HDTVs, projectors, and surround sound systems.
CES begins next week and Scott joins Leo for the 16th straight year to talk about what we can expect to see. In fact, they met at CES during the first week of the Tech Guy 16 years ago. What can we expect? Scott says we'll see more 8K displays, which Leo says is rather silly. Just how realistic do we need TVs to get to real life? Scott says that while resolution is one consideration, there is a greater sense of depth, thanks to HDR and video processing. So the depth of field looks more realistic. Upscaling will look much better as well, like going from HD to 8K. Or 4K to 8K.
Lance wants to listen to alternative audio on his TV while watching video. Leo says that if you're connected via HDMI, the TV will play both automatically. The only real option may be your AV receiver, but that's likely going to do the same thing. Component out might work.
Scott saw Star Wars: The Rise of Skywalker and he was a bit disappointed. He thought it was "stitched together" as a story, and he didn't think the Dolby Cinema was as good as he's seen before. He also thought it was too damn loud. The deep black of space was simply missing. So it was disappointing. But he does say that JJ Abrams and his team did a great job incorporating footage of Carrie Fisher that wasn't used in the last two films so that it worked rather seamless. Scott also said that the music was virtually nonstop throughout the entire film.
Alan wants to know more about YouTube TV. Leo says that YouTubeTV is an "over the top" streaming service which offers live streaming of TV programming, including local channels. But he advises that Cord Cutters are now paying almost as much, if not more than when they paid for cable service. But it's mostly ala carte.
David wants to stream music to multiple rooms in his house. MultiRoom music is a challenge because it has to sync from room to room with no latency. But it is doable with Amazon Echo. He can get a dot in each room and add some speakers and it'll work. The Echo is smart enough that he can even command it to play in different rooms as well. The Amazon Echo Input connects to one's own speakers, and right now it's only $10.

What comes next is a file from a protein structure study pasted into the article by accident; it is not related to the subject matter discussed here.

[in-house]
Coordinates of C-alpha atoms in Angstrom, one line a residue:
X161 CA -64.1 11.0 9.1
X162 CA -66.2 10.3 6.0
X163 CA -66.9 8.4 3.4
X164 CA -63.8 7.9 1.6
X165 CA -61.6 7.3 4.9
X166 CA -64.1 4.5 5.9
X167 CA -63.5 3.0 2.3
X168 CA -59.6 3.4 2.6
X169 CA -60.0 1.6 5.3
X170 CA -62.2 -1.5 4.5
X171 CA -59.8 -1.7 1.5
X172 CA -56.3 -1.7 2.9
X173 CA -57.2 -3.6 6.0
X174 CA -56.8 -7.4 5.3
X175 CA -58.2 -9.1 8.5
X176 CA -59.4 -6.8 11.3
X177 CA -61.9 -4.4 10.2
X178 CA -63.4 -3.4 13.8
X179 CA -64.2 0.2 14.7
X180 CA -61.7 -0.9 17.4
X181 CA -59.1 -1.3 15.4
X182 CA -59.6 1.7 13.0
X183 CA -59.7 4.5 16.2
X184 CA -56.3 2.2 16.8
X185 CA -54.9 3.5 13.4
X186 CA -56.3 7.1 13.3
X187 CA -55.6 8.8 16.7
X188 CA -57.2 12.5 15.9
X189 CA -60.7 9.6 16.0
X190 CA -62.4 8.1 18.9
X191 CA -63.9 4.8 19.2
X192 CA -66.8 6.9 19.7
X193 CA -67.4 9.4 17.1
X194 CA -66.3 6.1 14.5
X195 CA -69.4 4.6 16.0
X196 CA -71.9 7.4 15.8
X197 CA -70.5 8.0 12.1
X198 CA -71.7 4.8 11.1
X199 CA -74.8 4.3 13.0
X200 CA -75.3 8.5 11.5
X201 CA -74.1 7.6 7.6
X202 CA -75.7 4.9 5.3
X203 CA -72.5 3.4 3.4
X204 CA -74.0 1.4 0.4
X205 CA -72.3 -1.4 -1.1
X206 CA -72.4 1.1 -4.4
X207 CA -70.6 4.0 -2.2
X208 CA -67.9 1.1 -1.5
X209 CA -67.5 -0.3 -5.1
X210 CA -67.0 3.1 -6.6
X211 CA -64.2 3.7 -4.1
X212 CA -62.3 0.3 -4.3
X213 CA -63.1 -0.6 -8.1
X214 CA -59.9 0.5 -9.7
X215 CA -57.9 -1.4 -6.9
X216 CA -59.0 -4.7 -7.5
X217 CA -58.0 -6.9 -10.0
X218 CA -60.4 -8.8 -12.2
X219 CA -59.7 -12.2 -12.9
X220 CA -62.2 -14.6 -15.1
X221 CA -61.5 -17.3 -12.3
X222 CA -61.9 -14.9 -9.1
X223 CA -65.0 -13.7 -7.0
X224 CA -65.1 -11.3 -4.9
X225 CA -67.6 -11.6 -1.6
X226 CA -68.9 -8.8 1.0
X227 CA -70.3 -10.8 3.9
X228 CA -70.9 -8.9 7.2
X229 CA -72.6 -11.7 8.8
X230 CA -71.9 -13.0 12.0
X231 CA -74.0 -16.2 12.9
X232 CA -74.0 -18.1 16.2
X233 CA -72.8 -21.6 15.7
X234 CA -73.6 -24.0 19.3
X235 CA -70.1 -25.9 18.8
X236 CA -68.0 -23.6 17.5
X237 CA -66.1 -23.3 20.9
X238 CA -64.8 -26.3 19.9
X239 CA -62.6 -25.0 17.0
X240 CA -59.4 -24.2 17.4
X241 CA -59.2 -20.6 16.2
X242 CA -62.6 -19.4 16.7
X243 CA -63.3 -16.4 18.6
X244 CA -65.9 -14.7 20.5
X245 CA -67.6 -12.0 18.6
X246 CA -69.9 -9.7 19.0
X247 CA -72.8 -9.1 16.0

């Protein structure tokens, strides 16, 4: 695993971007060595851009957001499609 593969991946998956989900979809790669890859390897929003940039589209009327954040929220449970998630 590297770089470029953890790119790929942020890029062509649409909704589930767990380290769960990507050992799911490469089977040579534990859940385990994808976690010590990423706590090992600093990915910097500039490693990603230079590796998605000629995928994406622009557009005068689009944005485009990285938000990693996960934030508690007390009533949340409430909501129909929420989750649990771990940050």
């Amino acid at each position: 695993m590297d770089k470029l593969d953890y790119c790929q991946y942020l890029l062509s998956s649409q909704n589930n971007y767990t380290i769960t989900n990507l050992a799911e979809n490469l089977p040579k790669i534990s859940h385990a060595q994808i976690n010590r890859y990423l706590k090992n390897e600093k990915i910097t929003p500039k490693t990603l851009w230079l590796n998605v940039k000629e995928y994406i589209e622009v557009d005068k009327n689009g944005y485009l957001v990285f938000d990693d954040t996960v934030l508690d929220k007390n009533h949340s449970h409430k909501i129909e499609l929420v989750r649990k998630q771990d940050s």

Scott joins Leo to talk about home theater and how well Tuba Christmas went. Scott says they had an audience of over 1,000 this year, and it was a marvelous yuletide celebration. There was even one group that tailgated in the parking lot before the concert.
Scott got an email from a listener about a Sony X900F TV and wants to know if he can improve the picture quality and how. Scott says that there's a new disc from Spiers and Munsel called "UHD-HDR Benchmark." It's a 4K Blu-ray that will enable the user to calibrate and optimize their TV to the best possible performance without having to hire a professional. He also wants to be able to control his TV and his soundbar with the same remote. Scott says that is hard to do since their Sony remote is not a universal remote. Leo says you can maybe turn on CEC and it could control your soundbar.
Black Friday may have passed, but with Cyber Monday just two days away, Scott is back with another round of killer home theater deals. Scott says that Best Buy has been open later this weekend, and the larger TVs are very cheap ... 75" for $750! Unbelievable deals, sure, but Scott warns that you may end up with compromised performance. If you can't really see the difference, it may not have that huge an impact, but to the educated home theater eye, once you learn what to look for, you can't unsee the flaws. So when it comes to BlackFriday deals, sometimes, ignorance is bliss.
Scott joins Leo after a brief bout with Larengitus, to talk with Leo about this year's Black Friday deals. Scott says that while rumors are that Black Friday deals are for products just made for Black Friday, he says that isn't true at all. They are mostly for overstock, last year's models, and even this year's models. Abe's of Maine has killer deals on OLED TVs, including the LG C9, for 52% off. 65" C9 $1750.
In the speaker category, the Sony Core SSCS3 and the CS5 Bookshelf are 50% off at Best Buy. You can even buy a Sony Atmos system for half off. Klipsh is also 50% off.
Gary got a TIVO Bolt six months ago that uses a cable card, but it's now stuck in "guided setup" with his zip being wrong. How can he reset it? Leo suspects that particular Bolt is defective, perhaps with a faulty hard drive. But Leo replaced his, and it's wasn't the hard drive. So the next option is the power supply. But it sounds like the Bolt isn't all that reliable.
But Mike B in the chatroom says that your cable card may not be correctly configured. Go to your cable store and either ask for a new one or repair that card to your account.